I’m allowed to stand on stage and make fun of some of the most powerful people in the world. And I can just do that, at no harm or risk for my family. That’s incredible, especially considering everything that happened with the death of the journalist Jamal Khashoggi. As creatives and writers around the world, that is a privilege we should never take for granted.

Patriot Act with Hasan Minhaj is streaming now on Netflix

5. The artist waging war on single-use plastic

Daniel Webb had the simple idea of collecting every piece of plastic he used for a year, and ended up leading the conversation around what we consume and what we waste

I moved to Margate three years ago. Moving from London, where councils have a lot of money and invest in recycling, I realised the same wasn’t the case here. You notice waste more – you see it on the beach, swept in on the coast. That really switched me on initially.

I kept the plastic in my spare room. Over the course of the year, it just piled and piled. I was surprised by the sheer amount of stuff. I ended up with 22 bin bags, inside which were 4,490 pieces of plastic. When we laid it all out, with 20 volunteer helpers, it filled the floor of a music venue. To see it all like that was actually completely terrifying.

I wanted to help the problem resonate on a normal person level. I’m not an activist or a scientist or an environmentalist – I’m just like everyone else. It’s not just a problem that effects the sea and marine wildlife. When you walk into a supermarket, you should be switched on about it. It’s real-time pollution.

We estimate that 295 billion pieces of plastic are thrown away in a year by UK households. That’s if you multiply what I threw away by the entire population, and I was slightly below the national average. In volume, that would be a pile of rubbish as high as the Shard with a base of a kilometre in diameter. That’s almost the size of the City of London, in just a year.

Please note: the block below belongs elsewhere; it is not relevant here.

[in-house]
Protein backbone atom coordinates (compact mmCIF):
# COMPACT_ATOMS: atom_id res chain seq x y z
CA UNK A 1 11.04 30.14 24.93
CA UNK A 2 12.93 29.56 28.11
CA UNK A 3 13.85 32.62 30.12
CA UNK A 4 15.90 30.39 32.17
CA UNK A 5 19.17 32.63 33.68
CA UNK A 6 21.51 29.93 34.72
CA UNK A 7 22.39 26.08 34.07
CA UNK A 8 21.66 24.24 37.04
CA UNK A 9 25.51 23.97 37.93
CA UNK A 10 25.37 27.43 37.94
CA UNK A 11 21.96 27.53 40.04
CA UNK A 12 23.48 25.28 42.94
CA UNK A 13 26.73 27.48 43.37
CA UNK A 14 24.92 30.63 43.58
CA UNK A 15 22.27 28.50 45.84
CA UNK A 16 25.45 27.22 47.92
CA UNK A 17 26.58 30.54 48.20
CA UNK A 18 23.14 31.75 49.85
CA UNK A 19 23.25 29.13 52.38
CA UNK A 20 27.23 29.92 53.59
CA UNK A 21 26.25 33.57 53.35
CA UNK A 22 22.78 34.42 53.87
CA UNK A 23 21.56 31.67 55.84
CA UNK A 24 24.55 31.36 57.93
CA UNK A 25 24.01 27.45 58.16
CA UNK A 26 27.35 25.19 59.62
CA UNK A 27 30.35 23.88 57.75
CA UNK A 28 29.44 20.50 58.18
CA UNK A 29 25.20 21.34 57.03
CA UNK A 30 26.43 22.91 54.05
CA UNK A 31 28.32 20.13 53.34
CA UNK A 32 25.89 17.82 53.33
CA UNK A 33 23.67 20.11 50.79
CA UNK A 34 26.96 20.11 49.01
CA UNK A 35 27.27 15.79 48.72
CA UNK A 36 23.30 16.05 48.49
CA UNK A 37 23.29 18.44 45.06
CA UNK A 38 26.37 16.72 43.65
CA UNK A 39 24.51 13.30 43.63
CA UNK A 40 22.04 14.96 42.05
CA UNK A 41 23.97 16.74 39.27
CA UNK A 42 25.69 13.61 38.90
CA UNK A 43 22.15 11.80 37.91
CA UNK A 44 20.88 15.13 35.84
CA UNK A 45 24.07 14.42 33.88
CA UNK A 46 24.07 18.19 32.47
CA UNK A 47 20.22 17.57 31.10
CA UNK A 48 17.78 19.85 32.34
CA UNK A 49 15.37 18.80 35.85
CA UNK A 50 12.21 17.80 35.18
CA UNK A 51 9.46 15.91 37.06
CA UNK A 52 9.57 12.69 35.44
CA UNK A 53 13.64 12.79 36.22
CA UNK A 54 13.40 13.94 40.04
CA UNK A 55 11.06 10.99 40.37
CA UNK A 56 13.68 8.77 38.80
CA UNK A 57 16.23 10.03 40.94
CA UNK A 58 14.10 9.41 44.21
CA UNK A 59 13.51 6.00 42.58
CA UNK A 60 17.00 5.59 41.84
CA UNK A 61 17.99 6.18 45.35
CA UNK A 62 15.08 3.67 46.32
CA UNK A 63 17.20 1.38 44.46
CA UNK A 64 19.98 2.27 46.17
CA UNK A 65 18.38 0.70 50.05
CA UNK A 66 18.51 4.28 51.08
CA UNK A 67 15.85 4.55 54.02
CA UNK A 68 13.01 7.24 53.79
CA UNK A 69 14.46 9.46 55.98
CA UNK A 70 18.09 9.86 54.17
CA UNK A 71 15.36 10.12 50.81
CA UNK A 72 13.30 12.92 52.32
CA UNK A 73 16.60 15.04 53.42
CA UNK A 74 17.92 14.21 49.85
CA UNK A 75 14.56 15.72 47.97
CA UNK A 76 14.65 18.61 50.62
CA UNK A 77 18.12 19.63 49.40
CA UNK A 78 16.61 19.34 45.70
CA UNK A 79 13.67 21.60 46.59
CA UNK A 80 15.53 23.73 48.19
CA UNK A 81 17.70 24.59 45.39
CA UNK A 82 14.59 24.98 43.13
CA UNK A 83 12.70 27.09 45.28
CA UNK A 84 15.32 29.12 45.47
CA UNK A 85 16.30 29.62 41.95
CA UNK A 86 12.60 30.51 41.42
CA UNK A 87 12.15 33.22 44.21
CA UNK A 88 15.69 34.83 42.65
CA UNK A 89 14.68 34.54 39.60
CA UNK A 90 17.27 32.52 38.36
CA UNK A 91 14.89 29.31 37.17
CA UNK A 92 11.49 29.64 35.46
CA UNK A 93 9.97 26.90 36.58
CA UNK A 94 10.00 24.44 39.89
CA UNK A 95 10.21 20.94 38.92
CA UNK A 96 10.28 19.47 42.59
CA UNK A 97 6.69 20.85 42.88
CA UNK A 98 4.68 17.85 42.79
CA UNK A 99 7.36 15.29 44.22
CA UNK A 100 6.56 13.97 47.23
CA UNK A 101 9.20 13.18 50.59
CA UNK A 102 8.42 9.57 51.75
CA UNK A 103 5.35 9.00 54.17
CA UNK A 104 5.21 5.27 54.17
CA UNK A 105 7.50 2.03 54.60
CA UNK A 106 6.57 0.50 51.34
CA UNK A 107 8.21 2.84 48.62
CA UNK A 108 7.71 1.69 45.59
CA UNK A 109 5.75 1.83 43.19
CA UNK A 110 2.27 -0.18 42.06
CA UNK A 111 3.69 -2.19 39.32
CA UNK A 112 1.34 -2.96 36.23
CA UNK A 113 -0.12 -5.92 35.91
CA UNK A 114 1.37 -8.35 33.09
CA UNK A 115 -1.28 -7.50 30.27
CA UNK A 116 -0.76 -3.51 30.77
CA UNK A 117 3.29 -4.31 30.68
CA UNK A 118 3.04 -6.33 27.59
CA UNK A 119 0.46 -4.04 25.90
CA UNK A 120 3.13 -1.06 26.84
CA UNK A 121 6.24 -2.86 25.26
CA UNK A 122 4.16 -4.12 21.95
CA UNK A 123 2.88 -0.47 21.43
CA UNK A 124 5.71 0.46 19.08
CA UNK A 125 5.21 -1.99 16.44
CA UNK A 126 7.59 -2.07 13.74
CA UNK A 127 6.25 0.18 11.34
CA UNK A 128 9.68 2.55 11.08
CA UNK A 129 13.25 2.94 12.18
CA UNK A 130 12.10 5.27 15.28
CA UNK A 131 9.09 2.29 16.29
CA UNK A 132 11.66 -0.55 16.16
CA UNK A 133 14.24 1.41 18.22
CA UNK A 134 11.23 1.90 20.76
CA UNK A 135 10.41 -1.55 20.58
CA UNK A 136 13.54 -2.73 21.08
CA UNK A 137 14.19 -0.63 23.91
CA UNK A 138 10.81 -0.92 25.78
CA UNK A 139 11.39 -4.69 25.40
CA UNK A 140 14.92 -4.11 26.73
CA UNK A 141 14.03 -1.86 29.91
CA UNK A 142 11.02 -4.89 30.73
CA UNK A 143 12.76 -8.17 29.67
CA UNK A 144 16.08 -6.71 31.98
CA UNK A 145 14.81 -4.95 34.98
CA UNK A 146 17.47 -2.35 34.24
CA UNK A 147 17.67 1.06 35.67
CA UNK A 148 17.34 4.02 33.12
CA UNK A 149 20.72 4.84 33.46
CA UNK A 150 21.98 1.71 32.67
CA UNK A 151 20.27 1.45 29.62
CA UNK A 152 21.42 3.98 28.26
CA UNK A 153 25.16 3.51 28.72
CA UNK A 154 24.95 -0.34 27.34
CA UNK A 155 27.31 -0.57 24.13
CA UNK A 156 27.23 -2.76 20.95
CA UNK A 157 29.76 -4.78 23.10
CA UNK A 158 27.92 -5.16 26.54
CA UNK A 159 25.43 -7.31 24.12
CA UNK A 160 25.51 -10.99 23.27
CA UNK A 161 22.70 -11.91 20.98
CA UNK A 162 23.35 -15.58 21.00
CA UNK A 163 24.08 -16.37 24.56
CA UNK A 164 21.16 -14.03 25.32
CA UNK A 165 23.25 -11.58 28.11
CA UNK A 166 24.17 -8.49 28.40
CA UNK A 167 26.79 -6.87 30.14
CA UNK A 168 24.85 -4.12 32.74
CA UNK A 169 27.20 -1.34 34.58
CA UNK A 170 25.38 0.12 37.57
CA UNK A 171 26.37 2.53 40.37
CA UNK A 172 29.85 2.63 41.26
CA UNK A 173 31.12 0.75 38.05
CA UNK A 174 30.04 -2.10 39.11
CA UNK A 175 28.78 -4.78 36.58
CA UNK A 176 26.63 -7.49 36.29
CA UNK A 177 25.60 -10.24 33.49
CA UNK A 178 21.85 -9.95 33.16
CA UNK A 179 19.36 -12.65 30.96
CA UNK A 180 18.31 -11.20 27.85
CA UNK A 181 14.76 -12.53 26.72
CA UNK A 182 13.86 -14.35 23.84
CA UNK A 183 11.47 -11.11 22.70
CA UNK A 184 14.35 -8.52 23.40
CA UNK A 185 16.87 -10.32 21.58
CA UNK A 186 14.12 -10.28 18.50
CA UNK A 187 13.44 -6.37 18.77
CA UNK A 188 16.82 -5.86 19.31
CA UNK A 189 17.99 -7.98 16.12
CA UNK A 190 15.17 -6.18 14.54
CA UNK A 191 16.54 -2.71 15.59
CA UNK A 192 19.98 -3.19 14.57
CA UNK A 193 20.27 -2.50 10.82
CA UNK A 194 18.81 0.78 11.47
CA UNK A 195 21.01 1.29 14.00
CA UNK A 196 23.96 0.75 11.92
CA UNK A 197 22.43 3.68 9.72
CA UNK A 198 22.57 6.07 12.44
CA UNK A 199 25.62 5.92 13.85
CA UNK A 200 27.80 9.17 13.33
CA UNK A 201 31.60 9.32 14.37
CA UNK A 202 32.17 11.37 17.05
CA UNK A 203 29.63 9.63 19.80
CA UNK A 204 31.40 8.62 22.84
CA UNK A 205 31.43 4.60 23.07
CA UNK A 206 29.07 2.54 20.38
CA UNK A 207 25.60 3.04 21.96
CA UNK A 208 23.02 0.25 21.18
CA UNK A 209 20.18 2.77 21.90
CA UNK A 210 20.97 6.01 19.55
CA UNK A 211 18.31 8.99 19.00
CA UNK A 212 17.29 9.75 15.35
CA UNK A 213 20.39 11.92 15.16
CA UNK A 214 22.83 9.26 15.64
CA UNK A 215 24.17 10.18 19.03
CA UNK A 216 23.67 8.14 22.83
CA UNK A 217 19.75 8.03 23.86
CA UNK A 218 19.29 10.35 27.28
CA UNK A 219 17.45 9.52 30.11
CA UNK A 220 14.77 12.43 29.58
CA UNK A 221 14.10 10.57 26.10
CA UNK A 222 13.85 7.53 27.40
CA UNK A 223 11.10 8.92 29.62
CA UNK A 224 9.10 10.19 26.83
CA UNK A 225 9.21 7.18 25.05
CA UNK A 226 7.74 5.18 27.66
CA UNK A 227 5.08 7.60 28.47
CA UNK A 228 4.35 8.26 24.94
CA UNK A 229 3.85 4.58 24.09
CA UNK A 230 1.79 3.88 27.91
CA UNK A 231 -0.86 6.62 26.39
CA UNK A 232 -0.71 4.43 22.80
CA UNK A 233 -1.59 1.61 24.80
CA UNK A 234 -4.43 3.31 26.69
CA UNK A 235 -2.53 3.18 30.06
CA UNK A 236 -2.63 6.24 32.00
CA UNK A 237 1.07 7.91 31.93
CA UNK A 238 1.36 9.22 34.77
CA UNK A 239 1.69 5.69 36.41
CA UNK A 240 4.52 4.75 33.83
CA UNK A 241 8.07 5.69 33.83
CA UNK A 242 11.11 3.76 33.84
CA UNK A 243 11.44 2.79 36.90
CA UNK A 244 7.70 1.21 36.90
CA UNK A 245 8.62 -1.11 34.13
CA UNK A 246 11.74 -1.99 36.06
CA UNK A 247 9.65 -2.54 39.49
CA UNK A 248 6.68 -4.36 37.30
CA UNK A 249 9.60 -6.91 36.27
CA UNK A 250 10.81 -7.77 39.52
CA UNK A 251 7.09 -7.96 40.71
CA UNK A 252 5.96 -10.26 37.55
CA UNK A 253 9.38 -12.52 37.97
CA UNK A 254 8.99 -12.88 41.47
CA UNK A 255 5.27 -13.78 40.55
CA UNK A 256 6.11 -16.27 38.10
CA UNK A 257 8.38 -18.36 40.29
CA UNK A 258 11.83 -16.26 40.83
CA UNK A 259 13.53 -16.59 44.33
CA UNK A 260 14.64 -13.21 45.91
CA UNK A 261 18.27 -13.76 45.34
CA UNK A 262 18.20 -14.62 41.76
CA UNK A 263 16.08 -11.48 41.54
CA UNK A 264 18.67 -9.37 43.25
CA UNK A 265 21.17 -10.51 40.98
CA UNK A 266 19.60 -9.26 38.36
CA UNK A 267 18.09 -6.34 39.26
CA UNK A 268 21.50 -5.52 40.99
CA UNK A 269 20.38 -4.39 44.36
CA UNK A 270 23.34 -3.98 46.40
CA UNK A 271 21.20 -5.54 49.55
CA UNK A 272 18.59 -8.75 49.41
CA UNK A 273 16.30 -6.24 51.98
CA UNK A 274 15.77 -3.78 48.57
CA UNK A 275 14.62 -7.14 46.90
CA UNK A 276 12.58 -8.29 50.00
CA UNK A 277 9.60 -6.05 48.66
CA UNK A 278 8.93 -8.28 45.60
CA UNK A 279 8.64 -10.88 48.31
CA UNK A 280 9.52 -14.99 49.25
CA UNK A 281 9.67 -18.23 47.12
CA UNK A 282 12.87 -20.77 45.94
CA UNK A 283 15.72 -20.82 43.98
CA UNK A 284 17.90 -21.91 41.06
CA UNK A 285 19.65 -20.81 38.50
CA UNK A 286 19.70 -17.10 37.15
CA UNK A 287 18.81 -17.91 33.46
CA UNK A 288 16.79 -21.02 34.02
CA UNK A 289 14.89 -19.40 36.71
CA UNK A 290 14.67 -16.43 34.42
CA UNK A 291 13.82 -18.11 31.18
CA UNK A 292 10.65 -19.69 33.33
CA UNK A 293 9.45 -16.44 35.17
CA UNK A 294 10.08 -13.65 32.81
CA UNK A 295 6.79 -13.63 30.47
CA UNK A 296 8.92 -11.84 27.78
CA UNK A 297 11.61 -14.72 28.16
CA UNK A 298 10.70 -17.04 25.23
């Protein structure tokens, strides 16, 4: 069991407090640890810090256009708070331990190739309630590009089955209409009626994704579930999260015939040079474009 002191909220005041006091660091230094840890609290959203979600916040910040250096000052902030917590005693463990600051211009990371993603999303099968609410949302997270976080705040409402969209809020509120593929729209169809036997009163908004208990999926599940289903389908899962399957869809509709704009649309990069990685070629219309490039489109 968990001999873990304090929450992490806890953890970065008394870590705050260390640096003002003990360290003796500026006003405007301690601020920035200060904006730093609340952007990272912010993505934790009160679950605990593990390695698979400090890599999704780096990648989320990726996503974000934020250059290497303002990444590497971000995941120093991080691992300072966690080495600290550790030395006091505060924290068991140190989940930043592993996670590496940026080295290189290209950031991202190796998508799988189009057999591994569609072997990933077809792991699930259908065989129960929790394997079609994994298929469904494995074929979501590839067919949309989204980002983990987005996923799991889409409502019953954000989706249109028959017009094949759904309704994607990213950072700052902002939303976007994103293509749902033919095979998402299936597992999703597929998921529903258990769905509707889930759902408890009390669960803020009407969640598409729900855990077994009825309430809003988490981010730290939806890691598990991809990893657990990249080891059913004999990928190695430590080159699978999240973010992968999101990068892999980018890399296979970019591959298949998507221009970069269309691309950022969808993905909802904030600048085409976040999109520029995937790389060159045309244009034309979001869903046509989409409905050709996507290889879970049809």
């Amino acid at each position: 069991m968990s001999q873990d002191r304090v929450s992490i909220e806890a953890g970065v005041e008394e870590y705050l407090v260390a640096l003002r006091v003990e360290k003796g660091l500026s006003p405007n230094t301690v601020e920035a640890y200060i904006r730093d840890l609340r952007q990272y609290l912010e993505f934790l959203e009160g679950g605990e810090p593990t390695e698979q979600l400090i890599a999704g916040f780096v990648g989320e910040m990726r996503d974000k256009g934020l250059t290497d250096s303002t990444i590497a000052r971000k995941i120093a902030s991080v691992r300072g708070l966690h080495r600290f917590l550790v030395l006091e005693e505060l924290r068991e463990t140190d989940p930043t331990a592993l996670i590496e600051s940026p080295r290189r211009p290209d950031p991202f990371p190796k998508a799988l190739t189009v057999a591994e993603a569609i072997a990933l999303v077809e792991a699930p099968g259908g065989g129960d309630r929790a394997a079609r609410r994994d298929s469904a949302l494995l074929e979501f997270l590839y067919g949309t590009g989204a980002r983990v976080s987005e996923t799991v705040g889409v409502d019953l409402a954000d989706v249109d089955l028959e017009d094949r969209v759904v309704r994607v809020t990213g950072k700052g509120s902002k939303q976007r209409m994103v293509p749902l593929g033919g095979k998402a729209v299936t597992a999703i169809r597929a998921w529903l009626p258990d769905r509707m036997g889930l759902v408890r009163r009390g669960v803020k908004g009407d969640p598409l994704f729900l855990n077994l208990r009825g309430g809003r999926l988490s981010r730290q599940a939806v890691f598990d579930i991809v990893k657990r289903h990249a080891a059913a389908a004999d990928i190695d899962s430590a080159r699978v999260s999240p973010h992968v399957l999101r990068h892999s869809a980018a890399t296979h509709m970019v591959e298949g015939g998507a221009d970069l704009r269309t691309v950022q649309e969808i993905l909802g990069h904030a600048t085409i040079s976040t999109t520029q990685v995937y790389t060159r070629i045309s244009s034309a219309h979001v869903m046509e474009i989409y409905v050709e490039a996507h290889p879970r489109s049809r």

If our recycling system doesn’t improve, this is just going to get worse and worse. Using publicly available data, we worked out that only four per cent of the plastic would be recyclable in UK facilities. Flimsy, low-value plastic film is not recyclable in the UK. Crisp packets, chocolate wrappers, coffee pouches – they’re all made of this kind of stuff. We need to start talking about that, instead of straws and plastic bottles.

I buy less now. If I’d stopped using straws, plastic cutlery and bags, and swapped shower gel for soap, I’d have used 316 less items over the year. Multiply that by the UK population and you’re looking at preventing billions of pieces of plastic from entering the waste system. What people do does have an impact on the wider system.

Find out more at

6. The racer changing the conversation

Billy Monger is on track to be one of the biggest racing drivers of his generation, despite a horror crash that left him with life-changing injuries

On 16 April 2017, Billy Monger was involved in a high-speed crash at Donington. Sitting in the car for 45 minutes as paramedics attempted to free him, he knew things weren’t looking good. “I had a slight idea how bad the injuries were going to be, but I thought I might have just broken both of my legs,” he says. After an induced coma and a crowdfunding campaign backed by just about every pro racer in the game, Billy awoke three days later a double amputee. Not that that was going to stop him.

“There were times where I wasn’t sure if I’d be able to race again,” he says. “But it never crossed my mind to give up racing, because that wasn’t something I wanted to do.” After lobbying the powers that be to allow disabled drivers to race single-seater cars, Billy is back behind the wheel and competing in F3. “It’s been difficult at times, but the main thing I’ve learnt is how you’ve got to appreciate life above anything else. I could have quite easily not made it through my accident. So all the things I am able to do now, I just want to make the most of.”

Driven: The Billy Monger Story is available on BBC iPlayer now

(Images: Rex, Getty, Ollie Harrop, Everyday Plastic)